Swiss perspectives in 10 languages

Swiss short film nominated for an Oscar

Alina Turdumamatova as Sezim
Torn between her desire for freedom and the constraints of Kyrgyz culture, Sezim, played by Alina Turdumamatova, desperately seeks a way out Filmgerberei

Ala Kachuu (Take and Run), written and directed by German-Swiss filmmaker Maria Brendle, has been nominated for an Academy Award in the Short Film (Live Action) category.

The 38-minute drama tells the story of 19-year-old Sezim, from Kyrgyzstan, who wants to fulfil her dream of going to university. However, she is abducted and married off to a stranger. She is faced with a choice: either she refuses the marriage and accepts social stigmatisation and exclusion, or she follows her dream.

External Content

Although this custom is illegal in Kyrgyzstan, it is still widespread in other regions of the world under the guise of tradition, Brendle said on the film’s website. Only a few girls are able to escape marriage after the kidnapping, called “Ala Kachuu”.

“Many accept their fate, for fear of being rejected and ostracised,” she said.

With this film, which stars Alina Turdumamatova as Sezim, Brendle said she wanted to “contribute to raising society’s awareness of women’s rights and give a voice to those who are rarely heard”.

Brendle, 38, was born in Germany and studied at Zurich University of the Arts. She lives and works in Zurich.

It’s been more than 30 years since a Swiss actor or director won an Oscar. Director Xavier Koller is the most recent winner, picking up the award for his immigrant drama Journey of Hope, named Best Foreign Language Film in 1991.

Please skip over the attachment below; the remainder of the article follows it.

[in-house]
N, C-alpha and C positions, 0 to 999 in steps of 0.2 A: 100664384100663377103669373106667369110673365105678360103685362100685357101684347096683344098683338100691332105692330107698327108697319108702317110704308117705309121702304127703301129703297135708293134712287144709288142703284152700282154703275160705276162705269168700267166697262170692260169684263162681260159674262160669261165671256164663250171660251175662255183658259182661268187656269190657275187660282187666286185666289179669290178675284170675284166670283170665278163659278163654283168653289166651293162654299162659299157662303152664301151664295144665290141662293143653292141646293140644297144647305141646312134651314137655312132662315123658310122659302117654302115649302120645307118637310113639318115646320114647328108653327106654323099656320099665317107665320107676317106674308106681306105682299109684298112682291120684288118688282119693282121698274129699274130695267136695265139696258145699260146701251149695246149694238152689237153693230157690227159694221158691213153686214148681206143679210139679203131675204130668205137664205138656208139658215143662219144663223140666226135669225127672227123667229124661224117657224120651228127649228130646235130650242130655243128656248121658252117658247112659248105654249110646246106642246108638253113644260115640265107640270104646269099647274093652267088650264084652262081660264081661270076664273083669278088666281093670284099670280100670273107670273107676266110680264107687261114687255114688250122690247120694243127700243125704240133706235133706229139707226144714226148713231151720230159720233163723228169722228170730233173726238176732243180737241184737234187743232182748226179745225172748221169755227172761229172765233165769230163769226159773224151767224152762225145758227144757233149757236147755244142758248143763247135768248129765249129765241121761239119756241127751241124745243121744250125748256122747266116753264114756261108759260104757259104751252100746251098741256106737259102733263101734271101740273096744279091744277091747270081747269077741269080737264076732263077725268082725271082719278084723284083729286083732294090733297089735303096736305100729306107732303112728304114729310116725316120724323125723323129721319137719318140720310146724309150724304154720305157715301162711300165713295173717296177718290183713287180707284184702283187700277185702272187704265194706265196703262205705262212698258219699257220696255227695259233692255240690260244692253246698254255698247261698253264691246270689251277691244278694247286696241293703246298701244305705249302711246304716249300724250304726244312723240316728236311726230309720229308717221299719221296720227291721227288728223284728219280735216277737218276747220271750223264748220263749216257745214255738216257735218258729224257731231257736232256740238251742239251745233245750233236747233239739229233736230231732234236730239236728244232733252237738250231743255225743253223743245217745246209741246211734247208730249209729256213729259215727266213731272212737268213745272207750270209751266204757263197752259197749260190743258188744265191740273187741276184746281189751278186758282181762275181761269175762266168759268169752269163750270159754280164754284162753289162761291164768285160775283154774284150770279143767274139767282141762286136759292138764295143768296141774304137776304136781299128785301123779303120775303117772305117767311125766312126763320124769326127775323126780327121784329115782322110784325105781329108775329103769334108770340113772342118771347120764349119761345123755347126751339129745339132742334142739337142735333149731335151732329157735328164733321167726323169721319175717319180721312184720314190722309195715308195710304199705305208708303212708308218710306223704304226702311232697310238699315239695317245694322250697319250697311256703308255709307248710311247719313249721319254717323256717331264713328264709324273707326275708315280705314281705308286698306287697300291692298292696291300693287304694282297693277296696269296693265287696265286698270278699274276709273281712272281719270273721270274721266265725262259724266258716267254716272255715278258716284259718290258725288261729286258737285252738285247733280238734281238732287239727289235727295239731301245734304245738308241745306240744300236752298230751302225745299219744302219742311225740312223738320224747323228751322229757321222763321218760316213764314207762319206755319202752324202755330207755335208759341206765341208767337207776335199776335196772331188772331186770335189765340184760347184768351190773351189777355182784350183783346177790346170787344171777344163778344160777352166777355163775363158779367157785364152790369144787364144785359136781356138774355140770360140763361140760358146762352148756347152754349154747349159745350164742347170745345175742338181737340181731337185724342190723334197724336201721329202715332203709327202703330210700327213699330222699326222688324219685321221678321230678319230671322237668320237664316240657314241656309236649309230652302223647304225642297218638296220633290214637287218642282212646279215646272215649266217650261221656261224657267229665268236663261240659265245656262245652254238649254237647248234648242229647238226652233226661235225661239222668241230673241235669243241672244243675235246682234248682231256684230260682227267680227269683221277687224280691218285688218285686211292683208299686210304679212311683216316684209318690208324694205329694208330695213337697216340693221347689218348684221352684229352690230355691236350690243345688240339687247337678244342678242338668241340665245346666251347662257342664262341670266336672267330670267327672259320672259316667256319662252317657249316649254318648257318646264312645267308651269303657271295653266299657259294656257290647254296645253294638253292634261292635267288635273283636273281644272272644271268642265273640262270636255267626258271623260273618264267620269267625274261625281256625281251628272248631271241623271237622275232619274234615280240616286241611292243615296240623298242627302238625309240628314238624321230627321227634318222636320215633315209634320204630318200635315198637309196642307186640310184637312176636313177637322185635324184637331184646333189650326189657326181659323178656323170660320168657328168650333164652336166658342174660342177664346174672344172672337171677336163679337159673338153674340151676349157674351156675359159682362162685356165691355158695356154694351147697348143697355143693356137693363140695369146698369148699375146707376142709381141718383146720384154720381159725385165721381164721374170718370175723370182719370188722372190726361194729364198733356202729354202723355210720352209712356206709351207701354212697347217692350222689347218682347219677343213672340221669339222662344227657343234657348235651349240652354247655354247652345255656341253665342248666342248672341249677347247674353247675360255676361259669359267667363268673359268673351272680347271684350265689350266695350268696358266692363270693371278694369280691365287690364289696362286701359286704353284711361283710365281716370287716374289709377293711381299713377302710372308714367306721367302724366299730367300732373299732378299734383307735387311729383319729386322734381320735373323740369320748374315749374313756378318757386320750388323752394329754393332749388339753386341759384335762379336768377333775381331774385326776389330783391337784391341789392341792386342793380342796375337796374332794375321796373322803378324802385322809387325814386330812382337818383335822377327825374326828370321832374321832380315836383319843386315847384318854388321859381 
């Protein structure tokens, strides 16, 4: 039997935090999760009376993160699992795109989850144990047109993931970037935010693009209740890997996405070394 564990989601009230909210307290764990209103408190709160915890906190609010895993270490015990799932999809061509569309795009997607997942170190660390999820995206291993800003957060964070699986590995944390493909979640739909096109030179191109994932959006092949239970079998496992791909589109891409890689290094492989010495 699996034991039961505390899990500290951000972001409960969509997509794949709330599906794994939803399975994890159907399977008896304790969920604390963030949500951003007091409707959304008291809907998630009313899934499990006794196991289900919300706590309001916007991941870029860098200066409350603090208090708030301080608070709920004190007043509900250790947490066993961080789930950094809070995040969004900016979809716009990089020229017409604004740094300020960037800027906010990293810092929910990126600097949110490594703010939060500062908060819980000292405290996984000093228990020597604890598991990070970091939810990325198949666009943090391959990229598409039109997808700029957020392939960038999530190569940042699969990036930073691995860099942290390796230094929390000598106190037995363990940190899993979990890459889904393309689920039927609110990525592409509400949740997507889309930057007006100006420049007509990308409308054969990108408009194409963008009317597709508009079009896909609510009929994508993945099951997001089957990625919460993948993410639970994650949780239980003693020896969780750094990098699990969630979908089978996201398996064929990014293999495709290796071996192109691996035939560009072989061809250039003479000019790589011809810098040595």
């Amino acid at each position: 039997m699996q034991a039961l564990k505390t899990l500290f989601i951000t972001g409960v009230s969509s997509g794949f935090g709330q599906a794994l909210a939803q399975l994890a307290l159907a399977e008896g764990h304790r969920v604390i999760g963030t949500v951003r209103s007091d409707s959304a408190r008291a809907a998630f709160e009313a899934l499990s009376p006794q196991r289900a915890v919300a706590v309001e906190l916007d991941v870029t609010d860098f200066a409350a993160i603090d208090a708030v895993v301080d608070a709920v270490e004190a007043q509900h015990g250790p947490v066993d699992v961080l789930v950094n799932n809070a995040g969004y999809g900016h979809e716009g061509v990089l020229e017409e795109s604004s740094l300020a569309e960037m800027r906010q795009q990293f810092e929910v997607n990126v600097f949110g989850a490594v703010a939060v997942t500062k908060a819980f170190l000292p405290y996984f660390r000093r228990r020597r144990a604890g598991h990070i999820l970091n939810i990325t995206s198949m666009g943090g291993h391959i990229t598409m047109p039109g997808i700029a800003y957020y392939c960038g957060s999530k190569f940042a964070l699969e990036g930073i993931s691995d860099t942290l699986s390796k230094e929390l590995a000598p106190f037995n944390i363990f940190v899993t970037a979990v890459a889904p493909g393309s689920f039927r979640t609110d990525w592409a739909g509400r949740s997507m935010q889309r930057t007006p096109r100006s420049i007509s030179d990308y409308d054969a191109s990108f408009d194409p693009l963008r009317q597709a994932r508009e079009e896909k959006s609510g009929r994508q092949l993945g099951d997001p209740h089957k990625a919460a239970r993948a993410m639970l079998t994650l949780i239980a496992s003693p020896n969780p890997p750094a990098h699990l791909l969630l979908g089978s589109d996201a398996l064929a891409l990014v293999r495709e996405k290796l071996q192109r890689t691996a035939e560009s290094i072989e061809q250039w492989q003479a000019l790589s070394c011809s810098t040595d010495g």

Ala Kachuu is one of five films to make it to the shortlistExternal link, announced on Tuesday. The 94th Academy Awards are set to take place in Hollywood on March 27.

More

More

Where there’s smoke, there’s an Oscar

This content was published on Markus Gross, professor of computer graphics at the Federal Institute of technology in Zurich (ETHZ) and director of Disney Research Zurich, tells swissinfo.ch about mixing science, business and art – and why he didn’t patent his award-winning software. On February 9, Gross, his former post-doc student Nils Thürey and two other scientists from Cornell University…

Read more: Where there’s smoke, there’s an Oscar

Popular Stories

Most Discussed

News

the term "dog days" derives from the constellation Canis Major, specifically its main star, Sirius. The dog days begin with the first rising of this star, visible from Earth. The ancient Greeks and Romans believed that the heat during this period was due to the combined influence of Sirius and the sun.

More

No heat records in sight (yet) despite the ‘dog days’

This content was published on The dog days—traditionally the hottest days of the year—began on Tuesday. However, the weather service Meteonews predicts that Switzerland is unlikely to see new temperature records in the near future.

Read more: No heat records in sight (yet) despite the ‘dog days’

In compliance with the JTI standards

More: SWI swissinfo.ch certified by the Journalism Trust Initiative

You can find an overview of ongoing debates with our journalists here . Please join us!

If you want to start a conversation about a topic raised in this article or want to report factual errors, email us at english@swissinfo.ch.

SWI swissinfo.ch - a branch of Swiss Broadcasting Corporation SRG SSR

SWI swissinfo.ch - a branch of Swiss Broadcasting Corporation SRG SSR